Socrates as described in Plato's dialogues, was a critic and under some interpretations - also a cynic. Being a critic, he used to criticize his interlocutors' presumptions by finding (logical and other) weaknesses in their reasoning and positions.

Quote

Every cynical remark carries some criticism. Cynicism may be thought of as pragmatic tool just as irony, humor and so on. Delivering criticism via being cynical might at times hurt the criticized subject, and hence might miss the point. Otherwise, sometimes it is exactly the cynicism (especially in social matters) that has ability to raise issues that are overlooked.

Before you jump on my assumptions, statements, questions, quotations, I'm not comparing myself with Socrates, or Weinberg, or anybody else.

I differ with Socrates among other things* in that I offer you an idea and I'm quite happy to have you tear it to shreds if it's wrong or flawed. I'm a collector of arguments.

In case there is any doubt, I appreciate and admire you, @Eise, and I wish to learn from you. You've studied and thought about this topic far more than I have.

*I would never drink the hemlock, but I would drink other people's ideas. I'm not afraid of alien ideas. If they're nonsense, they won't hurt me; if they're sensible, I will metabolize them.

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1 hour ago, joigus said:

Do you use the idea that... "Oh, thank goodness I had a choice yesterday!" on a daily basis?

No. But I take responsibility for my free actions, and I don't for actions where I am coerced.

So if I did something wrong freely, I can:

• correct my error
• apologise
• apologise and ask help to correct my error
• accept the consequences

When it was coerced I say terrible things, like:

• I warned you
• Sorry, but I was ordered to do that, they did not listen to my objections
• Sorry, it wasn't me who decided that. Complain somewhere else.

So yes, the discussion has very practical impact. And btw, one of your paragraphs in your previous posts, paraphrasing Dennett, you showed why:

On 5/24/2020 at 9:31 PM, joigus said:

2) Daniel Dennet has said, or perhaps suggested, if I'm quoting him correctly, that not having free will is not that bad, once we realize everyone would be willing to behave properly if they want to be respectable members of this society. You may well get away with saying 'it was my bad youth, your honour," but if you want to be able to be trusted, sign contracts, get a job, etc., you'd better abide by the rules.

Only this small part is of course wrong: "that not having free will is not that bad". We declare our free will and responsibility, so that we can 'join the club': that is Dennett's stance.

Which reminds me of something else: Sam Harris has written a pamphlet against free will, but he very much realises that responsibility is the glue of society, even that there are circumstances where punishment is justified. So in his pamphlet 'Free Will' he first shoots all his arguments against the idea that we have free will, and then, in explaining how he sees responsibility, defends a view that exactly matches compatibilist free will. He just refuses to call it that.

Edited by Eise
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On 6/15/2020 at 9:00 AM, Eise said:

This is sometimes call 'the modal error': that because something happened, it happened necessarily

The correct way to view this:

A priori: I can choose vanilla.

To make it a posteriori, you make the past tense:

A posteriori. I could have chosen vanilla.

Imagine two ice cream shops: in one all the vanilla ice cream is sold out. In that case, the sentence 'I could have chosen vanilla' is false, where in the other, where it was not sold out, but I chose chocolate ice cream, the sentence 'I could have chosen vanilla' is true. This is the relevant meaning of 'could have done otherwise'. Not the fact that you chose vanilla

Thank you for the change of grammar, but changing the grammar, as well as the tense and the mood entirely misses my point.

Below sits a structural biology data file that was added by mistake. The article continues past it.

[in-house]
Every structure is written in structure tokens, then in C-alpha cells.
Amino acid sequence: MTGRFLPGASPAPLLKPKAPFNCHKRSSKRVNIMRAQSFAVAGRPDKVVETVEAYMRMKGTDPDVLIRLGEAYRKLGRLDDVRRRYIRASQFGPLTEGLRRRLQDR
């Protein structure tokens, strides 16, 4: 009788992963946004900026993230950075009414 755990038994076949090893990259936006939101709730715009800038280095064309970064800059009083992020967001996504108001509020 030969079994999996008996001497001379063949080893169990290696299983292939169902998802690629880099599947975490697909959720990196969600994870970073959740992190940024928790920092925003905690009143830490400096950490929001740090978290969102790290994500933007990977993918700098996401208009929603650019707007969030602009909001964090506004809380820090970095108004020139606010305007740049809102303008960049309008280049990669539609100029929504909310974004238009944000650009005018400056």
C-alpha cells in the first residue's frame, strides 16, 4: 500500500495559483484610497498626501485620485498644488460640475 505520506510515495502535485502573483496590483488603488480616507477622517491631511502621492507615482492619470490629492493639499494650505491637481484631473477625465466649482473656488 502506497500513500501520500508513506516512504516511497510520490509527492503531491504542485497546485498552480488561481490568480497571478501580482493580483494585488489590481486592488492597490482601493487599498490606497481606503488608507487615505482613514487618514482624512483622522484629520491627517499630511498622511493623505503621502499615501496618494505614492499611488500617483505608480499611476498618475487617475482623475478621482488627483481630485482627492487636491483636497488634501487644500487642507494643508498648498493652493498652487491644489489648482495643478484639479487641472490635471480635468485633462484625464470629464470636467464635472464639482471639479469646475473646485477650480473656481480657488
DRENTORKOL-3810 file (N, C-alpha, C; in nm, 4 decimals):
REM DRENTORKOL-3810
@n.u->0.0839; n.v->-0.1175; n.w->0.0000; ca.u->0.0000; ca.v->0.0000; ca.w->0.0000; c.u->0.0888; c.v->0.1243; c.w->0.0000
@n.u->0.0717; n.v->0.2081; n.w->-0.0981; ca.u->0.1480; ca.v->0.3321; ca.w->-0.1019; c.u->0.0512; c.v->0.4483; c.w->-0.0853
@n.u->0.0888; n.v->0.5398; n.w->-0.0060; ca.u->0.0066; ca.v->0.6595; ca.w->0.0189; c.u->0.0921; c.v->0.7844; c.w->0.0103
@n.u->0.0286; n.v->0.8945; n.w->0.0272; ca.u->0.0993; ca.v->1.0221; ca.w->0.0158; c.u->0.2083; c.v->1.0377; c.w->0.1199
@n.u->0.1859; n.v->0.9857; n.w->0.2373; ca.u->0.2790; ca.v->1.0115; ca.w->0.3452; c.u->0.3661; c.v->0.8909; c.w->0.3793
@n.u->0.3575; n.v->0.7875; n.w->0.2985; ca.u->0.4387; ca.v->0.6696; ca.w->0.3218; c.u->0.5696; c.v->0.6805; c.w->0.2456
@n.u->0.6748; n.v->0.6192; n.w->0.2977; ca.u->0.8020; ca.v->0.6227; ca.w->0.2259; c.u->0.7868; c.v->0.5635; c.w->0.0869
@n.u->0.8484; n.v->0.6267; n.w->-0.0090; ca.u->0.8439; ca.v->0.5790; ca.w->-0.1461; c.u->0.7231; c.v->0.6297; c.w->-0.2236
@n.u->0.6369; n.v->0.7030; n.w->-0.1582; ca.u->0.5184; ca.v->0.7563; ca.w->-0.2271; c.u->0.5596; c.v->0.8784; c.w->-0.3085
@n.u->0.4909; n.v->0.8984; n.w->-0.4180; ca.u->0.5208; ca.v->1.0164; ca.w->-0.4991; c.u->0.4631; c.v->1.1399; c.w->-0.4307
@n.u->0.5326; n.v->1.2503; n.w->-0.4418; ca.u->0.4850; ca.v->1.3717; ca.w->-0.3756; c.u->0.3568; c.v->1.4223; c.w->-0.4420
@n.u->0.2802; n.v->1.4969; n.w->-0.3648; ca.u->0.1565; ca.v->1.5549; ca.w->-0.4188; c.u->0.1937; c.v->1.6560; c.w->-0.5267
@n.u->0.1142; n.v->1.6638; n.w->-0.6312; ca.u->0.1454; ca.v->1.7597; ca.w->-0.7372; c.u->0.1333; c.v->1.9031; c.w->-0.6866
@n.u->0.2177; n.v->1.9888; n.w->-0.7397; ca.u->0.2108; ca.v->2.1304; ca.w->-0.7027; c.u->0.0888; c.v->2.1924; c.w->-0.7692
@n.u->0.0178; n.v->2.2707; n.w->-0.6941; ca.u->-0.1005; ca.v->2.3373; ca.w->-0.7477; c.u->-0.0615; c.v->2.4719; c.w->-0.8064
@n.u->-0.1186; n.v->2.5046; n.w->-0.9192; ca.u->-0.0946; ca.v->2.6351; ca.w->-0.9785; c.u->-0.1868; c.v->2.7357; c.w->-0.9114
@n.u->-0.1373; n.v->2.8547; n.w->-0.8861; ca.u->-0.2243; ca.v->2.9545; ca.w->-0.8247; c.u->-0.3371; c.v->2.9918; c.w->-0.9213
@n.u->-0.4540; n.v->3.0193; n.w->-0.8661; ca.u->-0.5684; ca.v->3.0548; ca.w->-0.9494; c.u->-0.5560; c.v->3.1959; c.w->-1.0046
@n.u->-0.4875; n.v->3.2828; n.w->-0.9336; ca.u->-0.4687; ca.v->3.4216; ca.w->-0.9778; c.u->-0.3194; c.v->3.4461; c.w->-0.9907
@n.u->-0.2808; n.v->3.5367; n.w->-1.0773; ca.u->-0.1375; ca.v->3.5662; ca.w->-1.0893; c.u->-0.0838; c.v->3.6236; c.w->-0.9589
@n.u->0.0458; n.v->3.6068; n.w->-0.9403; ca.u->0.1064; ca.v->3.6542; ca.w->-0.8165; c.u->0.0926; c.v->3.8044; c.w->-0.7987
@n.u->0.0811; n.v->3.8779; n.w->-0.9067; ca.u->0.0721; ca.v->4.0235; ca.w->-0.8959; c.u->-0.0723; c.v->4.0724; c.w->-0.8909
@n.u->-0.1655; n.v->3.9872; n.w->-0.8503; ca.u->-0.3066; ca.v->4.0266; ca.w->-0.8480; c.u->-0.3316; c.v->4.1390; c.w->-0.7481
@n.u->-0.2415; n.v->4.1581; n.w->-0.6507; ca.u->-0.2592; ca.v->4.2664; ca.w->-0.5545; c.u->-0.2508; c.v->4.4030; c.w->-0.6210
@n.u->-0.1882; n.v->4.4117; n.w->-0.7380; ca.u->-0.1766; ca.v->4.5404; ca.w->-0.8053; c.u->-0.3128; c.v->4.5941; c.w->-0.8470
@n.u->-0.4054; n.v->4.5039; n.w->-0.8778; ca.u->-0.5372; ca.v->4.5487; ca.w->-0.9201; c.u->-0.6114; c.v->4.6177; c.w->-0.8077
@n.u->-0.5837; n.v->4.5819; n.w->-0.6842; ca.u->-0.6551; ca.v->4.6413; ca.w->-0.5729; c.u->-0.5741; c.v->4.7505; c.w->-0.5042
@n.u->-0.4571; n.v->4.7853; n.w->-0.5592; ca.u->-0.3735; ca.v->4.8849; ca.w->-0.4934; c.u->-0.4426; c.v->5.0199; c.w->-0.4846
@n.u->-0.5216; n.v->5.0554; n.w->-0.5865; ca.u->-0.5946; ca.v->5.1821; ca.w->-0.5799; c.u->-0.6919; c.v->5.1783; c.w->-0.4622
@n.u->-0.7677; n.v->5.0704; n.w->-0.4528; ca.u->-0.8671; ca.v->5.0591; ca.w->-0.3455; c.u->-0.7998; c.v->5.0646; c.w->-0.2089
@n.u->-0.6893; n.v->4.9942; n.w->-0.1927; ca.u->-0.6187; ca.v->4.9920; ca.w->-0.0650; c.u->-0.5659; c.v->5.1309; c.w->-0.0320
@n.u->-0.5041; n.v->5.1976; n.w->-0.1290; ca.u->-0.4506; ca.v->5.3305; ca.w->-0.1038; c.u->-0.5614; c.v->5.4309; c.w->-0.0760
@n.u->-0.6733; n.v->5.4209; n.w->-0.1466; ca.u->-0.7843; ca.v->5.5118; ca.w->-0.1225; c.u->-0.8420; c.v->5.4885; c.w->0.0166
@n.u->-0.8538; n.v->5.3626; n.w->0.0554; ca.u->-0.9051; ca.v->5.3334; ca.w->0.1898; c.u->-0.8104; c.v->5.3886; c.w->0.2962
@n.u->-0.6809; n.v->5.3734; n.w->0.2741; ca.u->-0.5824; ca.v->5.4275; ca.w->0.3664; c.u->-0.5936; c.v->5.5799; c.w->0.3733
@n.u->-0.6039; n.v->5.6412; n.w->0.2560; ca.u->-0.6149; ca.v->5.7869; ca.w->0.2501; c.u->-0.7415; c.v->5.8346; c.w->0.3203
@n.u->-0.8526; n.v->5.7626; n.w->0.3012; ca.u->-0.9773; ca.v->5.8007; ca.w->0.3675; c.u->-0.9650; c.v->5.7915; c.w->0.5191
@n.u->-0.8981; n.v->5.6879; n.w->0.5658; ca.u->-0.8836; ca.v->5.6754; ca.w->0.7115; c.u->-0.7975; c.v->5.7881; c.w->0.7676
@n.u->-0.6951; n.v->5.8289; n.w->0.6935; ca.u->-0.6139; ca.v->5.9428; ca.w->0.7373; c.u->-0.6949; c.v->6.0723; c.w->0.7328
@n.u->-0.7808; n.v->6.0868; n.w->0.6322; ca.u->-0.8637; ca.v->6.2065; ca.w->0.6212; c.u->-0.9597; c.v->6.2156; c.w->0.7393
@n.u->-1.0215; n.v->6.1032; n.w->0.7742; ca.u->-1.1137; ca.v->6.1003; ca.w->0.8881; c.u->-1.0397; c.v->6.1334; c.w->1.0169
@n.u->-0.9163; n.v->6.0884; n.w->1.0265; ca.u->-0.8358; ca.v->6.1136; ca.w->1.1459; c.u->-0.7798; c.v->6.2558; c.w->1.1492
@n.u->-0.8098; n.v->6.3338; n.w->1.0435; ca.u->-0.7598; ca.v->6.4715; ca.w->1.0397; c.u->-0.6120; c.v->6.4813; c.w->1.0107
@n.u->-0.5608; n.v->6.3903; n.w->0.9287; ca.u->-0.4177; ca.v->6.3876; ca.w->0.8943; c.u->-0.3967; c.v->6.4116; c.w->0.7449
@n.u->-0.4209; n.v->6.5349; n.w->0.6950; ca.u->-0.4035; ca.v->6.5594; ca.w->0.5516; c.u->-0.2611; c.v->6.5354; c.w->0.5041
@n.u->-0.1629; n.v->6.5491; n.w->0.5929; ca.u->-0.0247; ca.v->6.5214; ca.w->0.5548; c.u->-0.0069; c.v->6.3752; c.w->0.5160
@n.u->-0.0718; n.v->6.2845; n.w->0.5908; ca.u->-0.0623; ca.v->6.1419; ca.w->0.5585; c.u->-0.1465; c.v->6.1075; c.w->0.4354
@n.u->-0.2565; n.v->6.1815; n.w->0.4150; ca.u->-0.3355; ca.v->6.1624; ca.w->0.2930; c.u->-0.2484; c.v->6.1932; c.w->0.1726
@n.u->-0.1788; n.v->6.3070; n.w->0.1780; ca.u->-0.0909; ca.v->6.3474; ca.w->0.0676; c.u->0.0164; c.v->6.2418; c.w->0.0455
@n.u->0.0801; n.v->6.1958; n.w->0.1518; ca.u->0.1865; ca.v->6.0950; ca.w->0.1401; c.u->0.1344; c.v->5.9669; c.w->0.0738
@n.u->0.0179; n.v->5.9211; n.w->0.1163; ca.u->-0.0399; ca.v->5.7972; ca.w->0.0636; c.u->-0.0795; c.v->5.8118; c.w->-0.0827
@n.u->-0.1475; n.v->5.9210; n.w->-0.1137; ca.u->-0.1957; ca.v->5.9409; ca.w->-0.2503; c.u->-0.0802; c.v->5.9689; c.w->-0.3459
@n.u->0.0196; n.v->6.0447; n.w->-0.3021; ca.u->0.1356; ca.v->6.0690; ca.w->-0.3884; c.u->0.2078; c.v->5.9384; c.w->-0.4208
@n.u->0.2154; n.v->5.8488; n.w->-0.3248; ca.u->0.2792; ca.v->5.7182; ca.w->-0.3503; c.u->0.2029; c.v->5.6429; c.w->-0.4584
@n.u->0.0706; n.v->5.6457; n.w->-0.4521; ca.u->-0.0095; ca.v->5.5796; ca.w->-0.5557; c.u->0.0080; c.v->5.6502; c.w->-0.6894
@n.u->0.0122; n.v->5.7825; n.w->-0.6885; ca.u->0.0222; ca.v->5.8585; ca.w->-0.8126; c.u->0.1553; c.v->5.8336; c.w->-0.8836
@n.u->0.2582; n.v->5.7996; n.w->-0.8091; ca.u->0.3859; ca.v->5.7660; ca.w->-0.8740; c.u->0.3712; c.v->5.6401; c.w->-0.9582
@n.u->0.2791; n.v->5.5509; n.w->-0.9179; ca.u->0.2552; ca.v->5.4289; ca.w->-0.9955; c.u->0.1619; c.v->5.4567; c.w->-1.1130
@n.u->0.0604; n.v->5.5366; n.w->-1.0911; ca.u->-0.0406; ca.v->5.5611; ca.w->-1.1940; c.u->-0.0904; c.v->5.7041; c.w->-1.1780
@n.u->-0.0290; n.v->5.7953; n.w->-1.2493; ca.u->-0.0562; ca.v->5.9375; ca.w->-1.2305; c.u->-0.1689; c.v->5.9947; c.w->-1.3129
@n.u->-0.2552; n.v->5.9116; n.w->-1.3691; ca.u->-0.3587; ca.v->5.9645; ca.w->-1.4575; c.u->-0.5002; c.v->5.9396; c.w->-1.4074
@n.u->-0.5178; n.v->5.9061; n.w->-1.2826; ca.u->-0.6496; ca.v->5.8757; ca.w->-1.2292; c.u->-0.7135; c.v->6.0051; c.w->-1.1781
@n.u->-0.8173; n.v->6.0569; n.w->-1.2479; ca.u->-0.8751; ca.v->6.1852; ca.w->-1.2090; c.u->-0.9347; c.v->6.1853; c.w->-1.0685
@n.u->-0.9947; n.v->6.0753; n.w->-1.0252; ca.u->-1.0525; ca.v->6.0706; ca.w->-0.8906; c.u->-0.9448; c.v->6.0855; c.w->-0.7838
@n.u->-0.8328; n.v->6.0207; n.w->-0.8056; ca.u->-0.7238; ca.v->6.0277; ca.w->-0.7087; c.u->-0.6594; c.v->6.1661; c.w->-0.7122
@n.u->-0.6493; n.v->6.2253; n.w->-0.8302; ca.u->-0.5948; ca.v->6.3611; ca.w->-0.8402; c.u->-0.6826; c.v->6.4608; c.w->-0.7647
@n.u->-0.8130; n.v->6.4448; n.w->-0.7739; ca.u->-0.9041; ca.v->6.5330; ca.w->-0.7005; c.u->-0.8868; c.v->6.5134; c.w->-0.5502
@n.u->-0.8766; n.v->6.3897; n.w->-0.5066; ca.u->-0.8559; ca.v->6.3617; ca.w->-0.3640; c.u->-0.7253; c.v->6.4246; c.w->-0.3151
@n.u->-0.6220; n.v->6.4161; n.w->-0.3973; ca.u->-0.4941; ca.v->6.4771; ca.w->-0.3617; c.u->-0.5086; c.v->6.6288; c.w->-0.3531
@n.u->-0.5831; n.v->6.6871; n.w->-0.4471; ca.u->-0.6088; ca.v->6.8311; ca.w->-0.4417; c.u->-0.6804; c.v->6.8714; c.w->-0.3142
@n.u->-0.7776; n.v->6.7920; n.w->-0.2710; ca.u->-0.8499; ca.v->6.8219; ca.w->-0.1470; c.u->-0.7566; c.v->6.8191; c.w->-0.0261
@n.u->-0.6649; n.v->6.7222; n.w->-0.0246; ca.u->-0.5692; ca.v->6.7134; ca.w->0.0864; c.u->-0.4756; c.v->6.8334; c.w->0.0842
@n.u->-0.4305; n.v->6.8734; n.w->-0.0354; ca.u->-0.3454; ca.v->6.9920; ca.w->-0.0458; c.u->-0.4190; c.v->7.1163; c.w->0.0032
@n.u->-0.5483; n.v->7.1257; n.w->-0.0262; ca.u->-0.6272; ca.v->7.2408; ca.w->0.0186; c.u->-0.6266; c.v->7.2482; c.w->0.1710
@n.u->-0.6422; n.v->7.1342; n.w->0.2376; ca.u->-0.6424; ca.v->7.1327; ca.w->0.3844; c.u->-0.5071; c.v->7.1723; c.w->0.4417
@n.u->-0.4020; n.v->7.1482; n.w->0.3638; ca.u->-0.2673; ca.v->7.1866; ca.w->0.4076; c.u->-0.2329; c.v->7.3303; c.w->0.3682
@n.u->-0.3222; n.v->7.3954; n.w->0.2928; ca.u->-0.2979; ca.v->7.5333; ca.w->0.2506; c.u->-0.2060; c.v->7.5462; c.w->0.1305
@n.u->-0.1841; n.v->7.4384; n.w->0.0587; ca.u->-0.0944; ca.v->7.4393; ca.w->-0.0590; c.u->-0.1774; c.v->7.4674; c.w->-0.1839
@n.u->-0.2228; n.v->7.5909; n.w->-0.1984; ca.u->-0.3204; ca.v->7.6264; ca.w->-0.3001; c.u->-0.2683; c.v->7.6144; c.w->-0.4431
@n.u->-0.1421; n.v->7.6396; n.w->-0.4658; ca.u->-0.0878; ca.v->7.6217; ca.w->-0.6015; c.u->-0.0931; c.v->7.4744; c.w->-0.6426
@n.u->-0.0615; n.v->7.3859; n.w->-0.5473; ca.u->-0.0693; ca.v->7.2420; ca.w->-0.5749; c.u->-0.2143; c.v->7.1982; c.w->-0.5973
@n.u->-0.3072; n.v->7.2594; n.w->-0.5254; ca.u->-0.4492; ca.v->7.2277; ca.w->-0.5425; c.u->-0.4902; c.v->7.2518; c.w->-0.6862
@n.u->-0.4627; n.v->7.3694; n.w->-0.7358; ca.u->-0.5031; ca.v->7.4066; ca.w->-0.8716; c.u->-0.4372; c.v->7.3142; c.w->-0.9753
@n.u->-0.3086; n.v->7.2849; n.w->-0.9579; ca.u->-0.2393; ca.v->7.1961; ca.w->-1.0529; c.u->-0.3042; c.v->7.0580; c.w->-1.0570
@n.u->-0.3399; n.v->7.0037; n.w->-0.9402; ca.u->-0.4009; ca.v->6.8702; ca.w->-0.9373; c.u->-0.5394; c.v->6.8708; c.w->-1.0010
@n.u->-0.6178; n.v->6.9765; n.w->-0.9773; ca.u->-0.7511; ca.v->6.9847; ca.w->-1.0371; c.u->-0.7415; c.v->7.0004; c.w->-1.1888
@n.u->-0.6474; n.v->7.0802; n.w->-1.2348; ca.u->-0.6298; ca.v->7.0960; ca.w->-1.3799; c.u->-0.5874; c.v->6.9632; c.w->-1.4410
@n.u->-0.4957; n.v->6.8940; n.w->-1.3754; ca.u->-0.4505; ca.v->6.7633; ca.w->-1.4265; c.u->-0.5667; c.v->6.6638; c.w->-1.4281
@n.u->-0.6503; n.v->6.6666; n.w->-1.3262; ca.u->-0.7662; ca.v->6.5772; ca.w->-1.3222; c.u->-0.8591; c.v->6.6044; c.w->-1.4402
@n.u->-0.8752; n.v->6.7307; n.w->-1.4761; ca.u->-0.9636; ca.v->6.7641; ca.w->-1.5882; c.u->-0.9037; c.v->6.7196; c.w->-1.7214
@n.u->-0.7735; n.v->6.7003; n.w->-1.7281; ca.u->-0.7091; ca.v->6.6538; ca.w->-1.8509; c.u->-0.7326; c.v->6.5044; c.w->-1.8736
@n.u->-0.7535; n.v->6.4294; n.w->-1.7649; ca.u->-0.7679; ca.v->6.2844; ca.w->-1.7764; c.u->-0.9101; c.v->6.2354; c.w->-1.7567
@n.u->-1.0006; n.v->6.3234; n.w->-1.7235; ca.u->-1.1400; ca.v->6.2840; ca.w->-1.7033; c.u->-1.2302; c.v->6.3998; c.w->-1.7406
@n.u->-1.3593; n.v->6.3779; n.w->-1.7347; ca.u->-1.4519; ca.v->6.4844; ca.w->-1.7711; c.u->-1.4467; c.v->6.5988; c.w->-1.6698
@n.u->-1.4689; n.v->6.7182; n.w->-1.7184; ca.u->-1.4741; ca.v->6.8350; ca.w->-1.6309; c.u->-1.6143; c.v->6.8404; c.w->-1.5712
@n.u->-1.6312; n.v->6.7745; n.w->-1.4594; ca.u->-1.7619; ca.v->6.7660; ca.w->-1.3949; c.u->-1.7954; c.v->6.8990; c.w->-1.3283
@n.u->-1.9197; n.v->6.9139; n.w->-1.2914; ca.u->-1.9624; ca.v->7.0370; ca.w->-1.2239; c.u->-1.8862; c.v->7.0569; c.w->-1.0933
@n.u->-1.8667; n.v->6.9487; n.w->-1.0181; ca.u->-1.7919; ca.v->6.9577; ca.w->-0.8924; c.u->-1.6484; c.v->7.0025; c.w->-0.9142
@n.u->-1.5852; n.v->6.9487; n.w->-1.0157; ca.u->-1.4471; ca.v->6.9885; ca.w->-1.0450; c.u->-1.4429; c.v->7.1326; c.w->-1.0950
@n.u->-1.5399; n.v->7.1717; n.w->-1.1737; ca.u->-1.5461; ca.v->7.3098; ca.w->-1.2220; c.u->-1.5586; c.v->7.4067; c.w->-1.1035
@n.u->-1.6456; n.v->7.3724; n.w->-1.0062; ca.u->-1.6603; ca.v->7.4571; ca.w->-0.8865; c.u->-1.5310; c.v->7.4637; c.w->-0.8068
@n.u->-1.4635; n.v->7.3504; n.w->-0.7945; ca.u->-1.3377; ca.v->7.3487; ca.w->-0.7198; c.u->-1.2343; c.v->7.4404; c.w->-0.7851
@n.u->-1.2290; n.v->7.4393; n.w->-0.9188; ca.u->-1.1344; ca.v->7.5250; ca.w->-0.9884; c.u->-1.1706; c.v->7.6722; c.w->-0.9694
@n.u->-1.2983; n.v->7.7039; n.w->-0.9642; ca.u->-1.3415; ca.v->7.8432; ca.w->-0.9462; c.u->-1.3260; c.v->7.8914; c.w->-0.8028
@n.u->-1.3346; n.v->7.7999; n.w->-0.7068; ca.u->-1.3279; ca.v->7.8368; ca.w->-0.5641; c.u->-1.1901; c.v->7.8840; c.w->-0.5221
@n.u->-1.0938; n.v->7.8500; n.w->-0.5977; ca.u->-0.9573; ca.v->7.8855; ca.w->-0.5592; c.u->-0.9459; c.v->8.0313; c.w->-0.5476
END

Further it makes a nonsense of this statement of yours, since it fails to progress to the future.

4 hours ago, Eise said:

I hope we can agree on this: my knowledge of what I have chosen does not say anything about the modal status of the event itself. If I have a choice now, then tomorrow it is still true that I had a choice.

We can also apply this on the concept of 'determined'. If something is determined now, then tomorrow it will still be true that it was determined yesterday. If something was determined yesterday, then it also was before that event happened.

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17 minutes ago, studiot said:

Thank you for the change of grammar, but changing the grammar, as well as the tense and the mood entirely misses my point.

Then explain your point in other words. My understanding of your point is, that what counts as 'free will' a priori, does not do anymore a posteriori. I translated your Latin in 'before the choice' and 'after the choice'.

21 minutes ago, studiot said:

Further it makes a nonsense of this statement of yours, since it fails to progress to the future.

Please explain. Is 'tomorrow' not in the future?

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7 hours ago, Eise said:

That is more a definition than an (empirical) fact. Whereby consistently the free will deniers cannot have any idea about which persons are more autonomous than others. In the end, everything is determined...

Are you sure someone can be more or less autonomous than others? Rather than simply be autonomous or not?

Determined by what? Aura? Destiny? The universe?

7 hours ago, Eise said:

They will say that you are conditioned through and through. By your biology, culture, upbringing, biography... As good humoured zombies we stumble through life. We are just (nothing but) machines. One could wonder why 'black machines matter'...

Sorry that I get a bit cynical. The problem is that I think people defend ideas here that they do not use in their daily lives, and do not even want to use in their daily lives. I call this the 'philosophical disease': defending ideas theoretically, but living according completely different ideas, i.e. adhere to them practically.

All my early school reports were basically my teachers complaining about my autonomy. It drove them nuts that I would never participate with others and do what I felt was correct. They wanted me to be a zombie and make bad decisions like the rest when my own nature is to be autonomous. To basically have an aversion to the conditioning. I still live like this.

I get the gist of what you're saying in the second paragraph. Talk is cheap.